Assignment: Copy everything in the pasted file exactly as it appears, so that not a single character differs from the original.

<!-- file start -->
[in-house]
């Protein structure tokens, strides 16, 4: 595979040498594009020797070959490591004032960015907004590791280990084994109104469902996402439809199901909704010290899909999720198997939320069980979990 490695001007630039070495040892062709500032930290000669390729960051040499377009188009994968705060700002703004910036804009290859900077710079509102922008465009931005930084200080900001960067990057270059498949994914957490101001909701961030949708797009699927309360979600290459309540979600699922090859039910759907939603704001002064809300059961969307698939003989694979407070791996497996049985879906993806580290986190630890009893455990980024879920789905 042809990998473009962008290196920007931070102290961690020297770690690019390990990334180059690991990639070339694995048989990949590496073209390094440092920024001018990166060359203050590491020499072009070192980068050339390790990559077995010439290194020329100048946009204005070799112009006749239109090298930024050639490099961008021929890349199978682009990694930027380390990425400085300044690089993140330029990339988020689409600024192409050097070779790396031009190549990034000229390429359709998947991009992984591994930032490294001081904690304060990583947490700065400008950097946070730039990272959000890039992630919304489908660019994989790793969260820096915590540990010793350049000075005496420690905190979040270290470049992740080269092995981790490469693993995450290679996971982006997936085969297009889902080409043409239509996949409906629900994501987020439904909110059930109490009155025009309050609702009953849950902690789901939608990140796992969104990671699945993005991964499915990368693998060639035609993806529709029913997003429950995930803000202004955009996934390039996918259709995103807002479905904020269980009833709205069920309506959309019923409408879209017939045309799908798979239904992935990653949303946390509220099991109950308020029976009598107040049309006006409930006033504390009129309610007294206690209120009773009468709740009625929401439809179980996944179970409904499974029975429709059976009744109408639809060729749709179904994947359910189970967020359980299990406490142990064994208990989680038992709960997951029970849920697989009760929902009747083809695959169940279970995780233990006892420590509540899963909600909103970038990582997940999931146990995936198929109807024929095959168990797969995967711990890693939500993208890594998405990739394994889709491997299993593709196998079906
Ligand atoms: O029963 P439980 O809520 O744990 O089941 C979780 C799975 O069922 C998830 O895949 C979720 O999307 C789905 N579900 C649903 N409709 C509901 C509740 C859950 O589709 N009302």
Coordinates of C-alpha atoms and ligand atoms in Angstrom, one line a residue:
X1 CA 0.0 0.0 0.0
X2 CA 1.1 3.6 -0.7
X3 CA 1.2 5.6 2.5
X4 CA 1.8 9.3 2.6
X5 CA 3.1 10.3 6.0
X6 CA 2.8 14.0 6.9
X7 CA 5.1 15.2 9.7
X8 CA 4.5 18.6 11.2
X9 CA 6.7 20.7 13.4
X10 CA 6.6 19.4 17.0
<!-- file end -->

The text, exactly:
[in-house]
């Protein structure tokens, strides 16, 4: 595979040498594009020797070959490591004032960015907004590791280990084994109104469902996402439809199901909704010290899909999720198997939320069980979990 490695001007630039070495040892062709500032930290000669390729960051040499377009188009994968705060700002703004910036804009290859900077710079509102922008465009931005930084200080900001960067990057270059498949994914957490101001909701961030949708797009699927309360979600290459309540979600699922090859039910759907939603704001002064809300059961969307698939003989694979407070791996497996049985879906993806580290986190630890009893455990980024879920789905 042809990998473009962008290196920007931070102290961690020297770690690019390990990334180059690991990639070339694995048989990949590496073209390094440092920024001018990166060359203050590491020499072009070192980068050339390790990559077995010439290194020329100048946009204005070799112009006749239109090298930024050639490099961008021929890349199978682009990694930027380390990425400085300044690089993140330029990339988020689409600024192409050097070779790396031009190549990034000229390429359709998947991009992984591994930032490294001081904690304060990583947490700065400008950097946070730039990272959000890039992630919304489908660019994989790793969260820096915590540990010793350049000075005496420690905190979040270290470049992740080269092995981790490469693993995450290679996971982006997936085969297009889902080409043409239509996949409906629900994501987020439904909110059930109490009155025009309050609702009953849950902690789901939608990140796992969104990671699945993005991964499915990368693998060639035609993806529709029913997003429950995930803000202004955009996934390039996918259709995103807002479905904020269980009833709205069920309506959309019923409408879209017939045309799908798979239904992935990653949303946390509220099991109950308020029976009598107040049309006006409930006033504390009129309610007294206690209120009773009468709740009625929401439809179980996944179970409904499974029975429709059976009744109408639809060729749709179904994947359910189970967020359980299990406490142990064994208990989680038992709960997951029970849920697989009760929902009747083809695959169940279970995780233990006892420590509540899963909600909103970038990582997940999931146990995936198929109807024929095959168990797969995967711990890693939500993208890594998405990739394994889709491997299993593709196998079906
Ligand atoms: O029963 P439980 O809520 O744990 O089941 C979780 C799975 O069922 C998830 O895949 C979720 O999307 C789905 N579900 C649903 N409709 C509901 C509740 C859950 O589709 N009302």
Coordinates of C-alpha atoms and ligand atoms in Angstrom, one line a residue:
X1 CA 0.0 0.0 0.0
X2 CA 1.1 3.6 -0.7
X3 CA 1.2 5.6 2.5
X4 CA 1.8 9.3 2.6
X5 CA 3.1 10.3 6.0
X6 CA 2.8 14.0 6.9
X7 CA 5.1 15.2 9.7
X8 CA 4.5 18.6 11.2
X9 CA 6.7 20.7 13.4
X10 CA 6.6 19.4 17.0